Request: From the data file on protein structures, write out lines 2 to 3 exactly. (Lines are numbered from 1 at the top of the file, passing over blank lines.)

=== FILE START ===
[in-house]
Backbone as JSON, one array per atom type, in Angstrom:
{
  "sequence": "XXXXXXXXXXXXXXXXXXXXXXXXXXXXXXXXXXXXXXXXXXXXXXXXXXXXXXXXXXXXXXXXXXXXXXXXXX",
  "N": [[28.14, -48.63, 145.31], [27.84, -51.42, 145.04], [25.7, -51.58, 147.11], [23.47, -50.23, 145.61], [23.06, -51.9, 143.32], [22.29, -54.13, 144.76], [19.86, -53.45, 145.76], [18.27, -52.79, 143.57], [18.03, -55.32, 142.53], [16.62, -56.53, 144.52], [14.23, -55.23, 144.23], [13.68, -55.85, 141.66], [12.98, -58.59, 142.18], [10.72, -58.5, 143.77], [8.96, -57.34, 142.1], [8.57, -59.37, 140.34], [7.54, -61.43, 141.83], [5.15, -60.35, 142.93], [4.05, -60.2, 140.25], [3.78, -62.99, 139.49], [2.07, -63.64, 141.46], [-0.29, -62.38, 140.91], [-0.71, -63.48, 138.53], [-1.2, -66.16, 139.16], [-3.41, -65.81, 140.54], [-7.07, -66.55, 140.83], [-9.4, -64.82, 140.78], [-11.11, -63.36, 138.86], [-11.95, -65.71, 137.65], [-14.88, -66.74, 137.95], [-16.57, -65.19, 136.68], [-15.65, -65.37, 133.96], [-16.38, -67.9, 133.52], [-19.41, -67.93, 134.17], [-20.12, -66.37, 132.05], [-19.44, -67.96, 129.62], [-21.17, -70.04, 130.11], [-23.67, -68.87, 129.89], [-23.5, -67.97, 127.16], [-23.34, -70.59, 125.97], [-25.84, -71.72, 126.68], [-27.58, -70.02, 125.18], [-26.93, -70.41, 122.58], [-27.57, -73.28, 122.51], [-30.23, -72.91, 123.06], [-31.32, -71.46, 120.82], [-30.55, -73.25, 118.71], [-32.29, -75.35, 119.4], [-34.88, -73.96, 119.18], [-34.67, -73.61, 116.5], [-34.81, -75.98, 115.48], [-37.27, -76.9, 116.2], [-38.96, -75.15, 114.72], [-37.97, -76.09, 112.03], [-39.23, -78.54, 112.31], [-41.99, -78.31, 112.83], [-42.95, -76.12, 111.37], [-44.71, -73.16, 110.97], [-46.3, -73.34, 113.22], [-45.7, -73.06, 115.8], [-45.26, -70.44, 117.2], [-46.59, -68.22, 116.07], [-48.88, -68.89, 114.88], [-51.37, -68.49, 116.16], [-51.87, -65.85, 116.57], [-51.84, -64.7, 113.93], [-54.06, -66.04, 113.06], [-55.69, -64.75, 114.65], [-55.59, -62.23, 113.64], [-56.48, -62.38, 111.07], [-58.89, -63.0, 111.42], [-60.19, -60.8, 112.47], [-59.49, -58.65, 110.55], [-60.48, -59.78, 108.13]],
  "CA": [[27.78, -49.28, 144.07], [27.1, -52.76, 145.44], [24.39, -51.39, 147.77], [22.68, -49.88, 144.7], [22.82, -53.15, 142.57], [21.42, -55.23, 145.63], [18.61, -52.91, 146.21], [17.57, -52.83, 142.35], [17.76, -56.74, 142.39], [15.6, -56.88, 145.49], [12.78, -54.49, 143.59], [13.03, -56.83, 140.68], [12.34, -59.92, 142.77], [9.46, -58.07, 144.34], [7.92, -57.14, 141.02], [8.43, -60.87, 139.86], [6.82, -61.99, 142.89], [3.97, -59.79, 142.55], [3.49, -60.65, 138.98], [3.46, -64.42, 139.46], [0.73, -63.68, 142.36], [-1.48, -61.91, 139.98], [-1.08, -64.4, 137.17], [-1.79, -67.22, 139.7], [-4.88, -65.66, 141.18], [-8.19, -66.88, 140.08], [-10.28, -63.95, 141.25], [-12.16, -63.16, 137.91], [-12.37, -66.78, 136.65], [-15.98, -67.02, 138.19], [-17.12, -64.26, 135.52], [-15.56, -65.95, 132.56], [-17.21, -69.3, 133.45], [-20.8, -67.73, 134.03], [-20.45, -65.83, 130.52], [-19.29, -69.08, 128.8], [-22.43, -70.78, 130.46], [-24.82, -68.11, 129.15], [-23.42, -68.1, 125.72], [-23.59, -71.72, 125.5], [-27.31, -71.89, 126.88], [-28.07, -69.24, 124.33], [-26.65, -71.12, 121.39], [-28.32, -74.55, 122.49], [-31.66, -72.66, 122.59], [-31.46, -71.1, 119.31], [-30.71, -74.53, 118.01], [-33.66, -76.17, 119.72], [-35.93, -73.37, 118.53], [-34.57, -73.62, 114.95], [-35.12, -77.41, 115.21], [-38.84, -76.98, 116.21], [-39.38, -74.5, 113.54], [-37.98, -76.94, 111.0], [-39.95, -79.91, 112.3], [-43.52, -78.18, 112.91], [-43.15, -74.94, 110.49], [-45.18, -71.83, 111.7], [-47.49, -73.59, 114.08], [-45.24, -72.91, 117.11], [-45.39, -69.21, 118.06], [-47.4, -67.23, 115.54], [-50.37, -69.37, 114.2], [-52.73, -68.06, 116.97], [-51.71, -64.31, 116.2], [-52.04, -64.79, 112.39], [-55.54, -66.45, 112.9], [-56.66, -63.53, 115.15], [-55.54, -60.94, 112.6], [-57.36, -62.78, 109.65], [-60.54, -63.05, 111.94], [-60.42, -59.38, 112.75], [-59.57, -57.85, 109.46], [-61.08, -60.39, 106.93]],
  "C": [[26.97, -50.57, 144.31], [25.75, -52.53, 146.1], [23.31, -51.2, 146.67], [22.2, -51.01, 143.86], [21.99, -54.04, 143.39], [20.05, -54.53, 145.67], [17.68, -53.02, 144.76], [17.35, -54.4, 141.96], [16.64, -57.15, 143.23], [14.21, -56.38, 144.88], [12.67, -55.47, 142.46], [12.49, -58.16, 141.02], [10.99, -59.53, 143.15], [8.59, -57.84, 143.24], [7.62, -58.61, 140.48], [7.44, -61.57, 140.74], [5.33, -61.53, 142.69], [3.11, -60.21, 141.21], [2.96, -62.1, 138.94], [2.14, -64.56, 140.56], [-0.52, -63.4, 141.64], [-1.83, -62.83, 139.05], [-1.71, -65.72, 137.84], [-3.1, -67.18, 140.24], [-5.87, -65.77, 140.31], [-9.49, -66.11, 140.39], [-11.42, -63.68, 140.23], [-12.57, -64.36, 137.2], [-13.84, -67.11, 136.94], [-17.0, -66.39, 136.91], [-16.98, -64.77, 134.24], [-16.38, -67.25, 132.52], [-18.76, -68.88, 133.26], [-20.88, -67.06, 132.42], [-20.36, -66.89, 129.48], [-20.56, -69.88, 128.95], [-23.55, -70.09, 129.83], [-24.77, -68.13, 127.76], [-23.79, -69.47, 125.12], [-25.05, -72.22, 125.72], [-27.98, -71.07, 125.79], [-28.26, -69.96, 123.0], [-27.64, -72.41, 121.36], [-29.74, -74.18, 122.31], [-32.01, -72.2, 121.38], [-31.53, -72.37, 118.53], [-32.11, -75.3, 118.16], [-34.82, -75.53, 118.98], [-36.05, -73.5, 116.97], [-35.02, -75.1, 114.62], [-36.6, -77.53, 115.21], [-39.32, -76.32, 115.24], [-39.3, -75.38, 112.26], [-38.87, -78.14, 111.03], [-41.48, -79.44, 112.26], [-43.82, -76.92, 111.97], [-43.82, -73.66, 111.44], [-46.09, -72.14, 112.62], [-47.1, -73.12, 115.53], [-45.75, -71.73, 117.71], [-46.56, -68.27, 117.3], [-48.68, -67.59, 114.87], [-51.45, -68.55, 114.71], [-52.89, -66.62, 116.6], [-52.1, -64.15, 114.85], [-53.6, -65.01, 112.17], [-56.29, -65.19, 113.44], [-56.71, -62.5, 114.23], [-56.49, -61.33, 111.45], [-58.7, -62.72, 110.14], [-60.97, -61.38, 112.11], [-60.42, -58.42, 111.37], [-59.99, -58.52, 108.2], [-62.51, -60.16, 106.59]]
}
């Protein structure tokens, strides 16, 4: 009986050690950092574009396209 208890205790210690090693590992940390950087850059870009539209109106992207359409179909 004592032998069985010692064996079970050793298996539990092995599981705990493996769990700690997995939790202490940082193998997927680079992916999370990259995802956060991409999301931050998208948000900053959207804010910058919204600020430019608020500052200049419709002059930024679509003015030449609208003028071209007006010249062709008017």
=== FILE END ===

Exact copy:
Backbone as JSON, one array per atom type, in Angstrom:
{